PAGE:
LEEDS RHINOS’ Grand Final victory was the perfect finale for retiring prop-forward Kylie Leuluai, but he has revealed it almost did not happen.
Speaking after Leeds’ 22-20 win over Wigan Warriors, Leuluai told The Yorkshire Evening Post he has been dealing with an irregular heartbeat.
And the most successful overseas player in Rhinos’ history revealed he came close to hanging up his boots following the Challenge Cup final triumph against Hull KR six weeks ago.
Leuluai, who missed 12 games in the middle of the campaign due to a shoulder injury, confirmed: “I was very close to retiring after the Challenge Cup final.
“It has been a tough year and challenging. I really thought about it.
“I’ve had a few medical issues this season – I’ve had some trouble with my heart.
“I’ve ended up getting an irregular heartbeat and I’ve been taking medication for it since I did my shoulder.
“Having an irregular heartbeat takes 20 per cent of the oxygen out of your blood, so it’s been very tough for me physically and it has an effect mentally as well.
“That’s the reason why I’ve been playing shorter minutes. Brian McDermott [Rhinos’ coach] and the club had an understanding and I don’t think I could do longer than the stints I was doing because of the implications.”
Leuluai continued: “It started last year.
“It was really strange and a really tough time for me, but Brian has been really good to me.
“He had faith in me to come back and finish the season off as I’m proud of my performances and I wasn’t reaching the expectations I had of myself.
“But doing short stints really helped me.”
Leuluai insisted there are no long-term fears for his health.
He said: “You can get it shocked back into a regular rhythm, but I’ve had to wait as, after you’ve had it, you have to be out for three months because of the procedure and you have to go on medication. It’s quite common in cyclists they reckon, but it’s strange for a rugby player to get it.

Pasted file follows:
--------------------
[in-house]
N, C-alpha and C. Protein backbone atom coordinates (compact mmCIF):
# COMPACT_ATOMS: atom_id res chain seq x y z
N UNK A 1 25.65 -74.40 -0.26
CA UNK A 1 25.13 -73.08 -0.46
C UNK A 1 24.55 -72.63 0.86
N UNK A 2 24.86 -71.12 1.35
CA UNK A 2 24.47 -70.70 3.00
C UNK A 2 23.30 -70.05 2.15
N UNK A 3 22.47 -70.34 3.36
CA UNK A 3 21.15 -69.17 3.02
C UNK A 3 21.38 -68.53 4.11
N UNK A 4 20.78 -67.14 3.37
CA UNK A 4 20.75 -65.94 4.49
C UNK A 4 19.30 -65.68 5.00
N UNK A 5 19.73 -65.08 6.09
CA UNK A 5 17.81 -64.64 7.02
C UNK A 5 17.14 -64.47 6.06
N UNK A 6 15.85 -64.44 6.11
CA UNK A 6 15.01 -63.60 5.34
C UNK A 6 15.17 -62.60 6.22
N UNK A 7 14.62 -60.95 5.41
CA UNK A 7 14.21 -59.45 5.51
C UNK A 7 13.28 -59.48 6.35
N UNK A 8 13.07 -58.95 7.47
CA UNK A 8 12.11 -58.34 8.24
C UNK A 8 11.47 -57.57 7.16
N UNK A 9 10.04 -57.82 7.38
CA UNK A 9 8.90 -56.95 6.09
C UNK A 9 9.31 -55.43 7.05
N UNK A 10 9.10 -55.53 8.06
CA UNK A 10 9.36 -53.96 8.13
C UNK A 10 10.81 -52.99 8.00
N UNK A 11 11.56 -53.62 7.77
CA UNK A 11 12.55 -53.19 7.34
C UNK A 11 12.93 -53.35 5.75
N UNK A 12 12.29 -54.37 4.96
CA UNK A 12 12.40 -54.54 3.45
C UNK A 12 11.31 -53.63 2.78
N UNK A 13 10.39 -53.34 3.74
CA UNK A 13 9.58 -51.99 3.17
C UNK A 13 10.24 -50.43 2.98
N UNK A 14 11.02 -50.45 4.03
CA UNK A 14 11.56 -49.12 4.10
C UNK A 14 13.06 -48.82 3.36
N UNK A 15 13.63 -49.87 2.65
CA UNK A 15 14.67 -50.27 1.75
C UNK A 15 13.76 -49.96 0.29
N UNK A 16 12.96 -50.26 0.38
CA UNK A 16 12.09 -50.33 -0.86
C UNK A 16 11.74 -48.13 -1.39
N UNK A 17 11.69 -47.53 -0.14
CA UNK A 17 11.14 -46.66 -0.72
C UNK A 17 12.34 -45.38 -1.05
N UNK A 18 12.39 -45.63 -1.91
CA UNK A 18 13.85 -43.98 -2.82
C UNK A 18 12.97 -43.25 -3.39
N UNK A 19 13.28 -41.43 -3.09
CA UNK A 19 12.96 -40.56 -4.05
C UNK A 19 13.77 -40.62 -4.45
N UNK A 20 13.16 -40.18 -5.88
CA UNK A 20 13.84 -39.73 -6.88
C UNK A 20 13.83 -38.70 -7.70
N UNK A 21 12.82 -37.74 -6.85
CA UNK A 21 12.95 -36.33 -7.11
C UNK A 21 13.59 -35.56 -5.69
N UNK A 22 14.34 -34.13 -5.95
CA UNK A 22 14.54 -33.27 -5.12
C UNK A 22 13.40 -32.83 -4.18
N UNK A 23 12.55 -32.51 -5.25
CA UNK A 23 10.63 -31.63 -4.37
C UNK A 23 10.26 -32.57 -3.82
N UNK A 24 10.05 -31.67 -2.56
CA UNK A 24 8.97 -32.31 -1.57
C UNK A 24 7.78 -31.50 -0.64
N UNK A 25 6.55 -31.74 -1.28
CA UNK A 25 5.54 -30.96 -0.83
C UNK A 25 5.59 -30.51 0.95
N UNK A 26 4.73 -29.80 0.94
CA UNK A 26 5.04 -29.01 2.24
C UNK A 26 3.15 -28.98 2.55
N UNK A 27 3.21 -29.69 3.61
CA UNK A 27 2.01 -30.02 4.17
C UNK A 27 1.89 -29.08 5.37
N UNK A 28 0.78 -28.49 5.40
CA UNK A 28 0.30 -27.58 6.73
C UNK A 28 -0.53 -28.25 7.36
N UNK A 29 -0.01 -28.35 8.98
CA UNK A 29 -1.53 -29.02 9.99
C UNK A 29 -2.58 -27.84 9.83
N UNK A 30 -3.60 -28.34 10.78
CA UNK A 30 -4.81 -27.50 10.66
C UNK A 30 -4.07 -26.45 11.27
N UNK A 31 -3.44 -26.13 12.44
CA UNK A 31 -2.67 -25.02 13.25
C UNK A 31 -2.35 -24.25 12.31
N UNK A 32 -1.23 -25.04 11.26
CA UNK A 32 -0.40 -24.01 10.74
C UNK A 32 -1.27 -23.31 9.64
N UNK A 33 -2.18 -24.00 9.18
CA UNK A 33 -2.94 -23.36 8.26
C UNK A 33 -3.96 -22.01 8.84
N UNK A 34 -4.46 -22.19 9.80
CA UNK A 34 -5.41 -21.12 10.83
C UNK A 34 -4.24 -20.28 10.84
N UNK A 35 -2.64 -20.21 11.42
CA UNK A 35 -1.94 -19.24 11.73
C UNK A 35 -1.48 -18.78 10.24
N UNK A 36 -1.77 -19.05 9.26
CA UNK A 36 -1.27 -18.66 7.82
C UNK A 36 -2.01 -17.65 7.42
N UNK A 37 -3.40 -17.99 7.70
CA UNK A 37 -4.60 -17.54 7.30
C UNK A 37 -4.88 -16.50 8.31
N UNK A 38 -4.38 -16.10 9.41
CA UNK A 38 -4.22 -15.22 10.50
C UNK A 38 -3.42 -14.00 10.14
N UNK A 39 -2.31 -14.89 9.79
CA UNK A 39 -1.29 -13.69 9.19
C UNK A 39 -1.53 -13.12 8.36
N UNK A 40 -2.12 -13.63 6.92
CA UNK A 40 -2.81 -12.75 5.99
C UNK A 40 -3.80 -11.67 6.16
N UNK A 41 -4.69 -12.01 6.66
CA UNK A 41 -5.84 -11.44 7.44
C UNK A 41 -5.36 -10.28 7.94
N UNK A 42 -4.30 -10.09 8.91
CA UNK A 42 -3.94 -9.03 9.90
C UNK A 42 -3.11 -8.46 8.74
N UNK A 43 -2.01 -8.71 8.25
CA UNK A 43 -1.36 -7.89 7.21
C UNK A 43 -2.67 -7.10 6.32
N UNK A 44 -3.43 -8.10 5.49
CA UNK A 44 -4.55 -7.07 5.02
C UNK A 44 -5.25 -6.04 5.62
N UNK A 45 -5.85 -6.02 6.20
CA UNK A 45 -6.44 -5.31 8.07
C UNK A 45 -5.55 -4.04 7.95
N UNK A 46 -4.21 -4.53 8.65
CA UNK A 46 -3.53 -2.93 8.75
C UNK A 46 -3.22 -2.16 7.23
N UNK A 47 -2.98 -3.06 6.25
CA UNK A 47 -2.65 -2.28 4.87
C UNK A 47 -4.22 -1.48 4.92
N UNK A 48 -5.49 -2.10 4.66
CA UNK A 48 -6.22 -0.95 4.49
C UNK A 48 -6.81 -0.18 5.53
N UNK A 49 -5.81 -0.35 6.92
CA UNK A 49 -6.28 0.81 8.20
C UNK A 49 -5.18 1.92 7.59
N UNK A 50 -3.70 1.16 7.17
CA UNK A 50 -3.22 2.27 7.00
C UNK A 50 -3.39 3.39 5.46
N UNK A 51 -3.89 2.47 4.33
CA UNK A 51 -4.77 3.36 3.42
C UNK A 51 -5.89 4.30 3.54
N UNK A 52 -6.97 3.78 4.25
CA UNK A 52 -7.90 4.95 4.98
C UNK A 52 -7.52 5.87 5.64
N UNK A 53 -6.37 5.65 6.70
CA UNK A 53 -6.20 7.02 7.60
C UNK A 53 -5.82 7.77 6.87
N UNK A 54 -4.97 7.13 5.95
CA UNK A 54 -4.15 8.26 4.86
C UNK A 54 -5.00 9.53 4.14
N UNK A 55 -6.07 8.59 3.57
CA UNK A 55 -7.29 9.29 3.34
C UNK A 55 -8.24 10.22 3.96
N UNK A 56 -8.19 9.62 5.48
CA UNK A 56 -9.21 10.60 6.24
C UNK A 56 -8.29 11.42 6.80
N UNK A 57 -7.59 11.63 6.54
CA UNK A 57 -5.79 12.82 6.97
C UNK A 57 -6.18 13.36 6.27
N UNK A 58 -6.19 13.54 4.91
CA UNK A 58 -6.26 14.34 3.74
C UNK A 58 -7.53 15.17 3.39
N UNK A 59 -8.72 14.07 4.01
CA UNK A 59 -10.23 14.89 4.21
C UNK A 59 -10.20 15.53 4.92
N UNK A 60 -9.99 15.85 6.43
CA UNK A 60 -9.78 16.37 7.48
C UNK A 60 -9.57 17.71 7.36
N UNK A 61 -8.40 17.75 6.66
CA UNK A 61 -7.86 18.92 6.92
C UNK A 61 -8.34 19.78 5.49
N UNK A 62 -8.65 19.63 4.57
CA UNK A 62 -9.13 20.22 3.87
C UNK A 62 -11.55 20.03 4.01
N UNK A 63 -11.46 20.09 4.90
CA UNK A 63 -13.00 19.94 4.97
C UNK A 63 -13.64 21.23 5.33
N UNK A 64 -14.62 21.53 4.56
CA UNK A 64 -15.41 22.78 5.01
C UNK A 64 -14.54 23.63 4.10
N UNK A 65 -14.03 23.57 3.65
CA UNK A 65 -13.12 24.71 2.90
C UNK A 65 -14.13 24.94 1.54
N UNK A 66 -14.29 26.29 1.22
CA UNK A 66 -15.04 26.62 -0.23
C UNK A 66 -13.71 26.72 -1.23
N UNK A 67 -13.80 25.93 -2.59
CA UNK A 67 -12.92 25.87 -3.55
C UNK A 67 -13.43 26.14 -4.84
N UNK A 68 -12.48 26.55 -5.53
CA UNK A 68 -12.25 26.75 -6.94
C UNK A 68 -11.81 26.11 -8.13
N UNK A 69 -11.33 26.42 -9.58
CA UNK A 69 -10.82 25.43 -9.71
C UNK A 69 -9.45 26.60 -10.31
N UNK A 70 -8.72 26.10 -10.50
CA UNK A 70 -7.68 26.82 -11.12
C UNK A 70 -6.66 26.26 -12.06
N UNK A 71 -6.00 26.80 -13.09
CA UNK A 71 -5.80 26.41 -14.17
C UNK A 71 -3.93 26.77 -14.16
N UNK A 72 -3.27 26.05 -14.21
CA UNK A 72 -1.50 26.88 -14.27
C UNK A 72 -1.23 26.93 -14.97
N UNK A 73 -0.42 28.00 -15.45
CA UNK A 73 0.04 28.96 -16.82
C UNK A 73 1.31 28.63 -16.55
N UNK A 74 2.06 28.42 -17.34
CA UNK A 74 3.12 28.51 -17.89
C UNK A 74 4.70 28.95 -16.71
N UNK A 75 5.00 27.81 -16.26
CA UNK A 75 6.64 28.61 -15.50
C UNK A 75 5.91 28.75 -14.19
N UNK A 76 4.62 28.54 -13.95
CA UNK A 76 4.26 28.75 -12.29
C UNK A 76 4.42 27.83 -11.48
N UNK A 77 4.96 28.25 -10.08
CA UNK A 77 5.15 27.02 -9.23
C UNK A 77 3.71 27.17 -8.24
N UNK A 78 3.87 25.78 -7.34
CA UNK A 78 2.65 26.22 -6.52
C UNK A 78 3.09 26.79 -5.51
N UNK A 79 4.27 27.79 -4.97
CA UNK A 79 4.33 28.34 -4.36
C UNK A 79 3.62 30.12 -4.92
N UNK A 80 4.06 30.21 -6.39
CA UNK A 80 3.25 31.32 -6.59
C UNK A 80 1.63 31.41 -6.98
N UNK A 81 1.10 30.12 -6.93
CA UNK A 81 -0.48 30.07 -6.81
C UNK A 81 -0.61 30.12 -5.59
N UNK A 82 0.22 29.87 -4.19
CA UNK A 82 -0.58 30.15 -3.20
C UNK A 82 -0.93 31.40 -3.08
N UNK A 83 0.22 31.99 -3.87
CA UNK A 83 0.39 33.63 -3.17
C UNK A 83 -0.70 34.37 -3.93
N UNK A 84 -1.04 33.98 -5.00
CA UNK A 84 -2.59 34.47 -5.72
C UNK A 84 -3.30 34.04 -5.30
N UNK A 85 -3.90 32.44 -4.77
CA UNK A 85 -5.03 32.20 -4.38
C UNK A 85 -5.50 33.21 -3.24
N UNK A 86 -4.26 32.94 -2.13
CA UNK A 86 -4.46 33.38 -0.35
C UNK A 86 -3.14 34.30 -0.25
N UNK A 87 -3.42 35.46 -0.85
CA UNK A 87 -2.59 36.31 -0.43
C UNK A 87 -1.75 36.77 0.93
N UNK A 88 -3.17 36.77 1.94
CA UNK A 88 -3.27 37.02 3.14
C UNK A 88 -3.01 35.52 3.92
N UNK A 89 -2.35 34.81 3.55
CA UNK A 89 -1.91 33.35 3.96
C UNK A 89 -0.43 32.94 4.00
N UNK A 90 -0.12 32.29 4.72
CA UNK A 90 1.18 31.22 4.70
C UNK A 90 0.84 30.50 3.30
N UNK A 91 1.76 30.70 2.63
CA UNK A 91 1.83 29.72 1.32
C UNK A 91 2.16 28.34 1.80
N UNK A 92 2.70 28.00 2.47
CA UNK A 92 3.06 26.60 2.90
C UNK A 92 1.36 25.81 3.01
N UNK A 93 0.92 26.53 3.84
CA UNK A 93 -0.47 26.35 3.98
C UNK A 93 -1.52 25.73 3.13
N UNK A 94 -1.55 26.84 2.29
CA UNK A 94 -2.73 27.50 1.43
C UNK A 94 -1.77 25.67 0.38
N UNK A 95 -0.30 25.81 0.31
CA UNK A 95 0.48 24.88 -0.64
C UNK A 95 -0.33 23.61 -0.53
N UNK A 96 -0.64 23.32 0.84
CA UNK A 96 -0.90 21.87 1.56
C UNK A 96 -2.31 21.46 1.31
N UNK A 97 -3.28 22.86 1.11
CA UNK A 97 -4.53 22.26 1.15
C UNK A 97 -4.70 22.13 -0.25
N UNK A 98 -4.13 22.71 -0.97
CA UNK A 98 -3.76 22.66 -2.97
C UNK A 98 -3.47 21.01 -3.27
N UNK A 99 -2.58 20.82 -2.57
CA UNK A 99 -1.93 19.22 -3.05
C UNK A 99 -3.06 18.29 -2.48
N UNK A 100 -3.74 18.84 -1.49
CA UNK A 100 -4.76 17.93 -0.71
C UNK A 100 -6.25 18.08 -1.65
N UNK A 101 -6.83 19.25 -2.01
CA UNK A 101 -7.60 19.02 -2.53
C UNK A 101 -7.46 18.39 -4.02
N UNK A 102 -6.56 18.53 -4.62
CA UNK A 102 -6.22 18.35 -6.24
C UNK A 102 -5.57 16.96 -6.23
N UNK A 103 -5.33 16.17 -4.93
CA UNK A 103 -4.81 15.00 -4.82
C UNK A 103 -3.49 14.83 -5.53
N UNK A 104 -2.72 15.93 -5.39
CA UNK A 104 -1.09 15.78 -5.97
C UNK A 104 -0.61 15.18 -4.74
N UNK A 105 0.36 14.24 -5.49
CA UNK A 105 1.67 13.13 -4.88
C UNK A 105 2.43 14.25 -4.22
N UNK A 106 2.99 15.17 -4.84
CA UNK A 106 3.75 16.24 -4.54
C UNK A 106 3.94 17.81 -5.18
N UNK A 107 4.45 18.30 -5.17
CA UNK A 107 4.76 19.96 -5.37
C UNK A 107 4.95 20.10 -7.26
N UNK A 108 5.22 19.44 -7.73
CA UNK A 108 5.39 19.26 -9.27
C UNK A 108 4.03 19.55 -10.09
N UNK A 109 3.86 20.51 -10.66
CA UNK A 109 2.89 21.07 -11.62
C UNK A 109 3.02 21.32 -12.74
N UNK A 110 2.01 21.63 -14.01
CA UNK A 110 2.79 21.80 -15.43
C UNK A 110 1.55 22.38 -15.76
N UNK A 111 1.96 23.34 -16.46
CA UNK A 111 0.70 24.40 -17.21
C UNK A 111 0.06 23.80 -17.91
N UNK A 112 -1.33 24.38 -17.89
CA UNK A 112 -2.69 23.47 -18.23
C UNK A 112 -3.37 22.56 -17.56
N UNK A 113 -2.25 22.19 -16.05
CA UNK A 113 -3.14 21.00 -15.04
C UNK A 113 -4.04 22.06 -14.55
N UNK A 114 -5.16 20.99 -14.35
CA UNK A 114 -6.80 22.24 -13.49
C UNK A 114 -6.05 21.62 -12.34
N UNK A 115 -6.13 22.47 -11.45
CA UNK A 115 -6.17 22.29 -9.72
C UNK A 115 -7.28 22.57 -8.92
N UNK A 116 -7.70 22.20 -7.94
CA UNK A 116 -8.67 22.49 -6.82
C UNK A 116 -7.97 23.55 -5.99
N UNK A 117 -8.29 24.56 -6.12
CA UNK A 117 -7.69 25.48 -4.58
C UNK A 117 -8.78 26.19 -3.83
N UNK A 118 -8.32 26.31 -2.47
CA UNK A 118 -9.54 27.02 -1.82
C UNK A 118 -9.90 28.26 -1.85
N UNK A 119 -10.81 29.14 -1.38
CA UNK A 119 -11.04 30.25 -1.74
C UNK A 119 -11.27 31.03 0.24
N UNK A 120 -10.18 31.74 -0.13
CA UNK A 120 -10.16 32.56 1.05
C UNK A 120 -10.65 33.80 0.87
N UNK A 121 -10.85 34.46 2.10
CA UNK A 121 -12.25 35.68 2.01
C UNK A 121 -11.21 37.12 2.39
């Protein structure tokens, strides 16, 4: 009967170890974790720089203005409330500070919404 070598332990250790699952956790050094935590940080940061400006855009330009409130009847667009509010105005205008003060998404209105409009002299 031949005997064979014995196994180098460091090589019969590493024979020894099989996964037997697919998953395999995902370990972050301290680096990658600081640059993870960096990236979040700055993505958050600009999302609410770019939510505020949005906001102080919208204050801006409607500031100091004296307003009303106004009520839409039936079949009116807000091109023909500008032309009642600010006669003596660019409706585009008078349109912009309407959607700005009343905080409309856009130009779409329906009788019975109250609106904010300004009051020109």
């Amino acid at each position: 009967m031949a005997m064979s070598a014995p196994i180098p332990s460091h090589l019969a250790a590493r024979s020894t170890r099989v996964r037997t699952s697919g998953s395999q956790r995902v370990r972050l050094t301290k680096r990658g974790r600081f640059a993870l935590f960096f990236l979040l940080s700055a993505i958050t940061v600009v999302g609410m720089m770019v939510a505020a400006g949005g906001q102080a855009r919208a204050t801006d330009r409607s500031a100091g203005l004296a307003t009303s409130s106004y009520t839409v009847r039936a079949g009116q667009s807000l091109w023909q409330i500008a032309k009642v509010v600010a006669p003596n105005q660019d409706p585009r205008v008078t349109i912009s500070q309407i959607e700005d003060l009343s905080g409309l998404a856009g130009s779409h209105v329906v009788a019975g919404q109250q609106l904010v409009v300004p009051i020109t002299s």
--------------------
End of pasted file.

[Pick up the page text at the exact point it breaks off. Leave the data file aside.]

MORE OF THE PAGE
“I took the medication and thankfully it got me over the line.”
Saturday was Leuluai’s seventh Grand Final victory and he said there is no chance of him being tempted to play on next year.
“It has been a tough season and no way could I do another year,” he stated. “The mental challenge and the physical battle just to win one trophy is enough.
“Then to go again for the league leaders’ and then again for this is unbelievable. I couldn’t think of a better way to finish.
“I have no regrets whatsoever about retiring. You’ve got to remember I’m 37, I could have retired many times when I was ready to retire.
“But I’m so glad the boys helped push me over the line this year.”
Leuluai has also featured in two Challenge Cup wins and two World Club triumphs as well as being on a league leading team twice during his Headingley career.
“Every occasion has been huge since I’ve been at the club over the past nine years,” he said.
“I don’t know how many trophies I’ve won off the top of my head, but that feeling you get after the game is immense.
“It makes it much better with Kev (Sinfield) and JP (Jamie Peacock) retiring at the same time as me.
“I couldn’t think of a better way to finish than with those two boys. It’s huge and I’m really happy.”
Leuluai, who is expected to play against New Zealand at Headingley on October 23, is not leaving the club.
He will now begin a new role as player welfare officer and he said that is a challenge he is relishing.
“I’m really looking forward to it, to be a support system for the players,” he said.
“Not only mentally, but preparing them for life after rugby through education and work experience.
“I want to prepare them for whatever can happen as nothing is guaranteed.
“I didn’t have it at the start of my career as it didn’t come into the NRL until the early 2000s and its huge back there now.
“The club’s been good on its part as it’s had a partnership with Leeds Beckett (university).
“The club’s really on top of that kind of stuff.”